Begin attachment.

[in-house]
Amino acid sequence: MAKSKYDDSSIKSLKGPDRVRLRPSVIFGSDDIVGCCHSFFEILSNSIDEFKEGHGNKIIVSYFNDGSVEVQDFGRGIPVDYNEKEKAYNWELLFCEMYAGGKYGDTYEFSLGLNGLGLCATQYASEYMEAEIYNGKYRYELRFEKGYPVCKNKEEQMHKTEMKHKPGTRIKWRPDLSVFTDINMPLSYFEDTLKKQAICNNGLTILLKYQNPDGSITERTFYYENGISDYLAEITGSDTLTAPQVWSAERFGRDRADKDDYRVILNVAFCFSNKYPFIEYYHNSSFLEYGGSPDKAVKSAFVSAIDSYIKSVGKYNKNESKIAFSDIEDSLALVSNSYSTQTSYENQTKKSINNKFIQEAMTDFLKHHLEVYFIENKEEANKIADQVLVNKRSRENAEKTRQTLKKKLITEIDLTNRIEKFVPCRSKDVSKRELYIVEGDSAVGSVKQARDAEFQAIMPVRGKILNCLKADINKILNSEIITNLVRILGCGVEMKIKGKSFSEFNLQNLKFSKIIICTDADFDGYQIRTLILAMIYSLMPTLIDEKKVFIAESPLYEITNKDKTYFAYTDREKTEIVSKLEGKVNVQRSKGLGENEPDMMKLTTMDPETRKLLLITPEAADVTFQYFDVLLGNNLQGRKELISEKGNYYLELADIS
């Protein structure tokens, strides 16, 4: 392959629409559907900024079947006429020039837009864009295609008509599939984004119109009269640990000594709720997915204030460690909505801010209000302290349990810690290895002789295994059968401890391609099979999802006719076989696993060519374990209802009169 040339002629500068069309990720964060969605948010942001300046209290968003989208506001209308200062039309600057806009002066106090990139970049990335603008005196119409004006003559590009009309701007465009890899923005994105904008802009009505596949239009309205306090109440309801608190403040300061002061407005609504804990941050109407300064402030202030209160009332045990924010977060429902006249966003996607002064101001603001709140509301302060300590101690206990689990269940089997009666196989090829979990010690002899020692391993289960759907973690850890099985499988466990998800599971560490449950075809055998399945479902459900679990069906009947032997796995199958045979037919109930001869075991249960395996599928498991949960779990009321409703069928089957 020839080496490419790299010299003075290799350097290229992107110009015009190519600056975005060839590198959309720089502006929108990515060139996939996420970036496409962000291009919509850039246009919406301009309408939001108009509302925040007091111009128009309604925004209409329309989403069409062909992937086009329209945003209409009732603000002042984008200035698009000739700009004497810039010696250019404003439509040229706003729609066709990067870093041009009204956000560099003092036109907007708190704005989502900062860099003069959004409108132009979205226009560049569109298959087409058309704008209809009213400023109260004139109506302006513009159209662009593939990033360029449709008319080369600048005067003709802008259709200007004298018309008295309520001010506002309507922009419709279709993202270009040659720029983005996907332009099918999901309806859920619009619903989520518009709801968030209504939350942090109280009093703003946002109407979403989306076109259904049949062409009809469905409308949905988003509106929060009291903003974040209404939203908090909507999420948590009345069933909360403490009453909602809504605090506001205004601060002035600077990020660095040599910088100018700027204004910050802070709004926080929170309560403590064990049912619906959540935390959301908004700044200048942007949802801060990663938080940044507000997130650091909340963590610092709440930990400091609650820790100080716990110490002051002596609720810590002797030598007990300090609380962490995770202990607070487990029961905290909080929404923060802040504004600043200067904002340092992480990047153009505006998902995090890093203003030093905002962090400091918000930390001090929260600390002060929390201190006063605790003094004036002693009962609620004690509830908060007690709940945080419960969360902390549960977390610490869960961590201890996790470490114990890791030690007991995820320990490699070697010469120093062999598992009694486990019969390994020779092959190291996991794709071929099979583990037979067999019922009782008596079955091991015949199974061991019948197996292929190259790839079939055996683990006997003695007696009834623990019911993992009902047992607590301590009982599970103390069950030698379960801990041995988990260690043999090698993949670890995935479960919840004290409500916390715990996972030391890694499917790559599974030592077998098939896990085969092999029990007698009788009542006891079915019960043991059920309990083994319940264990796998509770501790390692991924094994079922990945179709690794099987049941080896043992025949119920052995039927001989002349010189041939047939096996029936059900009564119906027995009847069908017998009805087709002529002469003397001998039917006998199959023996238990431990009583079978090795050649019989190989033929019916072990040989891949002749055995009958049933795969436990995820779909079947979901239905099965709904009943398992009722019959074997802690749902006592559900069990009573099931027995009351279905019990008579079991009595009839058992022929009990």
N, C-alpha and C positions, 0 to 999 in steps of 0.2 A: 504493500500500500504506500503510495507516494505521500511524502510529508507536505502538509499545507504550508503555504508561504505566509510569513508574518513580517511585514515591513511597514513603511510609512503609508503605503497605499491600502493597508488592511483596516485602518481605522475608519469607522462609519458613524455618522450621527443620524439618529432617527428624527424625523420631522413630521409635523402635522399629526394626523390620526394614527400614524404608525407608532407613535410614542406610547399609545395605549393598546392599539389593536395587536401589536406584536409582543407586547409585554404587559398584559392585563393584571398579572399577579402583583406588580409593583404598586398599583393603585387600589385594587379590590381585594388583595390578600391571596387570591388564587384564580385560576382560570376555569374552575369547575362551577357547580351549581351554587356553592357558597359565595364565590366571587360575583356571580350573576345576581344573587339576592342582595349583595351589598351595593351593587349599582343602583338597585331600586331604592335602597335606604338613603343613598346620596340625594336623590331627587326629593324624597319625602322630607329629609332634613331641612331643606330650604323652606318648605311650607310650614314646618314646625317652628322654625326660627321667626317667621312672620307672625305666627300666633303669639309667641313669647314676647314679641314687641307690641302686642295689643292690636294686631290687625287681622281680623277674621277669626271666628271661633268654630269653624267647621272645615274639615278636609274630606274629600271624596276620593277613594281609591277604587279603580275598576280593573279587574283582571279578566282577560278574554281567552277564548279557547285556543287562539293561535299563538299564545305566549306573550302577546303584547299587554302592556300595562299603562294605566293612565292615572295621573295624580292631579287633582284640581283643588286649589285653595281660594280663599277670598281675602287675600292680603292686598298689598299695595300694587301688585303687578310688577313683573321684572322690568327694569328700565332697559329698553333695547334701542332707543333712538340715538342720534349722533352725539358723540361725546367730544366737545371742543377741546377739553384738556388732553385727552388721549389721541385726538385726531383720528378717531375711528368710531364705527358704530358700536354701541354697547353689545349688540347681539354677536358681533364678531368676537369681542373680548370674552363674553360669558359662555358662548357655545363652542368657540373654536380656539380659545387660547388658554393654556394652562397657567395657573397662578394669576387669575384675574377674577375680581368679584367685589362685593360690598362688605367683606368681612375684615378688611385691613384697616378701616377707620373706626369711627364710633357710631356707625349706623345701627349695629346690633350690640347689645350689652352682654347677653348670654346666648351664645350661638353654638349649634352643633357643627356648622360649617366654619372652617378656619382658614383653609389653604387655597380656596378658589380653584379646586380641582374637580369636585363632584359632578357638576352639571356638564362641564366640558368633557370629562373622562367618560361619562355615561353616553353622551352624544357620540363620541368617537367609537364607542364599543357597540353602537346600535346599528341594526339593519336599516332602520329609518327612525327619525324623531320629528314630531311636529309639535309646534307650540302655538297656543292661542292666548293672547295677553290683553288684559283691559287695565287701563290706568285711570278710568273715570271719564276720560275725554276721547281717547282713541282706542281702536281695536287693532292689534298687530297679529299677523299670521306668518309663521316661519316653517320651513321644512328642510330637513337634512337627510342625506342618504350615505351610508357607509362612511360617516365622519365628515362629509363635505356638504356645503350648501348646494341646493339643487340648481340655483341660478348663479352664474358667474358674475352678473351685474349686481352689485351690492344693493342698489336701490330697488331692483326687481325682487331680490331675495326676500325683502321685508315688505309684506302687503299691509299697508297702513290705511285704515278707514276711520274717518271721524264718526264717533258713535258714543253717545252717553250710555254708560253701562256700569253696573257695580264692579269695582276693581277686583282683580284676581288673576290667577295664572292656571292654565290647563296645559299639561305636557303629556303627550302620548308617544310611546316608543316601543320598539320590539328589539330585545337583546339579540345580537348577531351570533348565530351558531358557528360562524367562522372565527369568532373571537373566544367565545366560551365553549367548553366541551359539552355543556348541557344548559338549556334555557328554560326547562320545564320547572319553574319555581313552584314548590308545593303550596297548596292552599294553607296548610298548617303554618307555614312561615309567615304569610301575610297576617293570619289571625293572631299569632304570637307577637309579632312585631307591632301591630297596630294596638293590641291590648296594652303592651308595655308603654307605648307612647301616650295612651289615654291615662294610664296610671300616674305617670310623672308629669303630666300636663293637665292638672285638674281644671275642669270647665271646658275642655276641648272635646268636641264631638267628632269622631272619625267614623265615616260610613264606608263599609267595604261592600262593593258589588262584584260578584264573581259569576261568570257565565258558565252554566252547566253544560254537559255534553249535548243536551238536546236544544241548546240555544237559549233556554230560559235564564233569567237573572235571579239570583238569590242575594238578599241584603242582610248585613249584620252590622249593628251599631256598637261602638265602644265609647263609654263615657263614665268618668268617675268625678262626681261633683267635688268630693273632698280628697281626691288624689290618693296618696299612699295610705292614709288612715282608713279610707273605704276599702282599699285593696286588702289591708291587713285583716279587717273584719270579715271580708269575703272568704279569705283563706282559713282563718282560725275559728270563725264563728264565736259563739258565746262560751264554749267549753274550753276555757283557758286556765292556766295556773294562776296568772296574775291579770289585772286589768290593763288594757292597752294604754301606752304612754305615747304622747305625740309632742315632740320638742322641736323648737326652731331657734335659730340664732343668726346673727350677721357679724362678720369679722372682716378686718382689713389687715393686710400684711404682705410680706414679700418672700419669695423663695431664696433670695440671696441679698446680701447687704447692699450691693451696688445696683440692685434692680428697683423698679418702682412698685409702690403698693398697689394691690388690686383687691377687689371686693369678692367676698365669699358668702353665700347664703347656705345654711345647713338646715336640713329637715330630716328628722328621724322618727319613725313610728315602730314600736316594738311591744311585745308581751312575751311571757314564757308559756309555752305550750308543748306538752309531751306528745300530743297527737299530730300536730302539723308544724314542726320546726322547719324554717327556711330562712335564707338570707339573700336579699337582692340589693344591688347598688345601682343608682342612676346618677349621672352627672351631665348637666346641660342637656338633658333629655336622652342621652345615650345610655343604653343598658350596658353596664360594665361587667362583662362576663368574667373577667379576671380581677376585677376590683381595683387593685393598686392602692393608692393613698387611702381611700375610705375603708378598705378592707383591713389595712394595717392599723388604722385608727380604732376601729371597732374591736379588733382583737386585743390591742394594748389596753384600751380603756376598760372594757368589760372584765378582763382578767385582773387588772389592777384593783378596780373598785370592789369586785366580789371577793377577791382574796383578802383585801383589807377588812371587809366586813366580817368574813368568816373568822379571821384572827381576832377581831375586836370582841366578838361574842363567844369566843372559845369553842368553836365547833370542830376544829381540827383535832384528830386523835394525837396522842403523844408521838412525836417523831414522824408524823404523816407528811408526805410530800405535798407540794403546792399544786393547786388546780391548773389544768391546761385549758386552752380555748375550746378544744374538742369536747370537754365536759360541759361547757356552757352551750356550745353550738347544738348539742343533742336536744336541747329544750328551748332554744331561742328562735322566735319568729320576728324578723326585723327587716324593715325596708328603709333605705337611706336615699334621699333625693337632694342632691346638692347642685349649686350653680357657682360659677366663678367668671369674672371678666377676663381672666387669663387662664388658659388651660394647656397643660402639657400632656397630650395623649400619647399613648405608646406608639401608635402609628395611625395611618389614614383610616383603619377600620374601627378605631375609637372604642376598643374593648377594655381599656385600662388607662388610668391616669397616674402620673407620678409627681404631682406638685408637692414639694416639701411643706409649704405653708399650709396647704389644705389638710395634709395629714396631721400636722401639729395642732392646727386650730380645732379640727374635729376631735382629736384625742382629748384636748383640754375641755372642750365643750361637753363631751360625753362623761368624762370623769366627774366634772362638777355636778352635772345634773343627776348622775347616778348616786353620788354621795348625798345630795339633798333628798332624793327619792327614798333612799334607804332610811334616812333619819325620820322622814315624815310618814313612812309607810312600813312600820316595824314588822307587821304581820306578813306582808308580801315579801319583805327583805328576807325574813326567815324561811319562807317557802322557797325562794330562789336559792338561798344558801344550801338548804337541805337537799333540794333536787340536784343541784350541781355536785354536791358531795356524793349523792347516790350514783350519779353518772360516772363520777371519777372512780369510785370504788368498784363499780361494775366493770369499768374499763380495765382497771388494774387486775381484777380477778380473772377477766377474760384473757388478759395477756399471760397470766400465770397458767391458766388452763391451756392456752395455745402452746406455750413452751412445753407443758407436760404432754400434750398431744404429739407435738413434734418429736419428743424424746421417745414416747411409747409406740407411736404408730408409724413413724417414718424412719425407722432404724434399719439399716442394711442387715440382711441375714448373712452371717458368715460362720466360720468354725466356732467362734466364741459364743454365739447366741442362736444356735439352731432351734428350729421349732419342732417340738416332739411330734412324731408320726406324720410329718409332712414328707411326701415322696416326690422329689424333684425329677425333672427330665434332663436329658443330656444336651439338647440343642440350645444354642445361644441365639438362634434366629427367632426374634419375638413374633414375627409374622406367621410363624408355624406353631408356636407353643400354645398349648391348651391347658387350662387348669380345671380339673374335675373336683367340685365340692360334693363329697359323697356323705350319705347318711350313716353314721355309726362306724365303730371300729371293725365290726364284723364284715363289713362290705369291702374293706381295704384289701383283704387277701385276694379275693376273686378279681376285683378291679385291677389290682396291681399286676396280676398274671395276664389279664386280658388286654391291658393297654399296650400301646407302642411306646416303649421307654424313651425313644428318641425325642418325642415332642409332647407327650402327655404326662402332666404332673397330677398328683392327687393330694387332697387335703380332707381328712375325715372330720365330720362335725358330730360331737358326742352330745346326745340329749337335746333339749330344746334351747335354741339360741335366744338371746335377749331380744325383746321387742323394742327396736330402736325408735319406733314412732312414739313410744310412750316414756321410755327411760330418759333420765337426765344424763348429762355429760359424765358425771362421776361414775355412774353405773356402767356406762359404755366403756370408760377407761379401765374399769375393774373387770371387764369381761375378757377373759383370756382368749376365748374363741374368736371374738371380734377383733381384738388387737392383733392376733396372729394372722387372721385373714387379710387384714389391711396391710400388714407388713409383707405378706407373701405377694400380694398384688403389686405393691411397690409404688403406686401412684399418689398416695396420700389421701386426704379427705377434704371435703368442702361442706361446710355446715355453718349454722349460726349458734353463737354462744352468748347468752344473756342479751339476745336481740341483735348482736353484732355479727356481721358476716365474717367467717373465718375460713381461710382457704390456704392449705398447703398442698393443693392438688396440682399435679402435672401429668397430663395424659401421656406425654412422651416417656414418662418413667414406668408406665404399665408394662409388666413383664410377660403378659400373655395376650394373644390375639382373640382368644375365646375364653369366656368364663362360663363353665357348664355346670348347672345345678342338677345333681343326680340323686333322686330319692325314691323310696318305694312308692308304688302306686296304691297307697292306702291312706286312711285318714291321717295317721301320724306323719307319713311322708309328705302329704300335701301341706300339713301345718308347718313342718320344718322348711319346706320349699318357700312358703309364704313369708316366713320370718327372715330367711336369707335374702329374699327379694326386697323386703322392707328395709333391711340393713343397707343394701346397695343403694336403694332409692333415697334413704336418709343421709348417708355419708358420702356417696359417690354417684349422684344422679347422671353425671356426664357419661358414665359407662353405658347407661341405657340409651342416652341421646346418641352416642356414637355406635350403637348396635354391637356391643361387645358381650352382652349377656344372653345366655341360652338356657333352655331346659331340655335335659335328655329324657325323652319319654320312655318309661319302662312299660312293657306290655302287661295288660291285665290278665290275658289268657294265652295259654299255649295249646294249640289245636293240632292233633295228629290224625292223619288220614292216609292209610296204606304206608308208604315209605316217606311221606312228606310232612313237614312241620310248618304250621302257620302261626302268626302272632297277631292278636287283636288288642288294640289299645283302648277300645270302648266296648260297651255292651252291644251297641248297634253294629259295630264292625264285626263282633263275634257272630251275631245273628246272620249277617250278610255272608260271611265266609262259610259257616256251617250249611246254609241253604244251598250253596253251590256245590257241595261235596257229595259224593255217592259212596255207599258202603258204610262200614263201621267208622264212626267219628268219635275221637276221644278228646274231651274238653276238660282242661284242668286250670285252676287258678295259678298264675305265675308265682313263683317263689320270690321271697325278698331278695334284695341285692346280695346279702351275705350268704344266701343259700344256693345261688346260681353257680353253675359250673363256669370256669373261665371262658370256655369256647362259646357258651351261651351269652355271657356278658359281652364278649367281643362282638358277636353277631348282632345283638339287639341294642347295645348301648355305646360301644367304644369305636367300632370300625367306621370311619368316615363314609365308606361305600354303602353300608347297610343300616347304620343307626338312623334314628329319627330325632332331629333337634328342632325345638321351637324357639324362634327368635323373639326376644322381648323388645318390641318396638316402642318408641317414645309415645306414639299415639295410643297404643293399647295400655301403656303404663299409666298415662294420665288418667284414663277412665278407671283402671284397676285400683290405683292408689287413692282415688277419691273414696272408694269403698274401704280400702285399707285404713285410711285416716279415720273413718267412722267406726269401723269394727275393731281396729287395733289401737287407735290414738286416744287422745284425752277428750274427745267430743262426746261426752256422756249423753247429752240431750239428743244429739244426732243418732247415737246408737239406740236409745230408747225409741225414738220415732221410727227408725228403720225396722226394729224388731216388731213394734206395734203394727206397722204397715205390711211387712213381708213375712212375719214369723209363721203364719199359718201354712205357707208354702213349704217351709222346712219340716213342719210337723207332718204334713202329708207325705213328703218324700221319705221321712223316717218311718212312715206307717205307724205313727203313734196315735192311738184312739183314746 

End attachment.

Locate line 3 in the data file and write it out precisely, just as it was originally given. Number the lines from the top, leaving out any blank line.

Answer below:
């Protein structure tokens, strides 16, 4: 392959629409559907900024079947006429020039837009864009295609008509599939984004119109009269640990000594709720997915204030460690909505801010209000302290349990810690290895002789295994059968401890391609099979999802006719076989696993060519374990209802009169 040339002629500068069309990720964060969605948010942001300046209290968003989208506001209308200062039309600057806009002066106090990139970049990335603008005196119409004006003559590009009309701007465009890899923005994105904008802009009505596949239009309205306090109440309801608190403040300061002061407005609504804990941050109407300064402030202030209160009332045990924010977060429902006249966003996607002064101001603001709140509301302060300590101690206990689990269940089997009666196989090829979990010690002899020692391993289960759907973690850890099985499988466990998800599971560490449950075809055998399945479902459900679990069906009947032997796995199958045979037919109930001869075991249960395996599928498991949960779990009321409703069928089957 020839080496490419790299010299003075290799350097290229992107110009015009190519600056975005060839590198959309720089502006929108990515060139996939996420970036496409962000291009919509850039246009919406301009309408939001108009509302925040007091111009128009309604925004209409329309989403069409062909992937086009329209945003209409009732603000002042984008200035698009000739700009004497810039010696250019404003439509040229706003729609066709990067870093041009009204956000560099003092036109907007708190704005989502900062860099003069959004409108132009979205226009560049569109298959087409058309704008209809009213400023109260004139109506302006513009159209662009593939990033360029449709008319080369600048005067003709802008259709200007004298018309008295309520001010506002309507922009419709279709993202270009040659720029983005996907332009099918999901309806859920619009619903989520518009709801968030209504939350942090109280009093703003946002109407979403989306076109259904049949062409009809469905409308949905988003509106929060009291903003974040209404939203908090909507999420948590009345069933909360403490009453909602809504605090506001205004601060002035600077990020660095040599910088100018700027204004910050802070709004926080929170309560403590064990049912619906959540935390959301908004700044200048942007949802801060990663938080940044507000997130650091909340963590610092709440930990400091609650820790100080716990110490002051002596609720810590002797030598007990300090609380962490995770202990607070487990029961905290909080929404923060802040504004600043200067904002340092992480990047153009505006998902995090890093203003030093905002962090400091918000930390001090929260600390002060929390201190006063605790003094004036002693009962609620004690509830908060007690709940945080419960969360902390549960977390610490869960961590201890996790470490114990890791030690007991995820320990490699070697010469120093062999598992009694486990019969390994020779092959190291996991794709071929099979583990037979067999019922009782008596079955091991015949199974061991019948197996292929190259790839079939055996683990006997003695007696009834623990019911993992009902047992607590301590009982599970103390069950030698379960801990041995988990260690043999090698993949670890995935479960919840004290409500916390715990996972030391890694499917790559599974030592077998098939896990085969092999029990007698009788009542006891079915019960043991059920309990083994319940264990796998509770501790390692991924094994079922990945179709690794099987049941080896043992025949119920052995039927001989002349010189041939047939096996029936059900009564119906027995009847069908017998009805087709002529002469003397001998039917006998199959023996238990431990009583079978090795050649019989190989033929019916072990040989891949002749055995009958049933795969436990995820779909079947979901239905099965709904009943398992009722019959074997802690749902006592559900069990009573099931027995009351279905019990008579079991009595009839058992022929009990």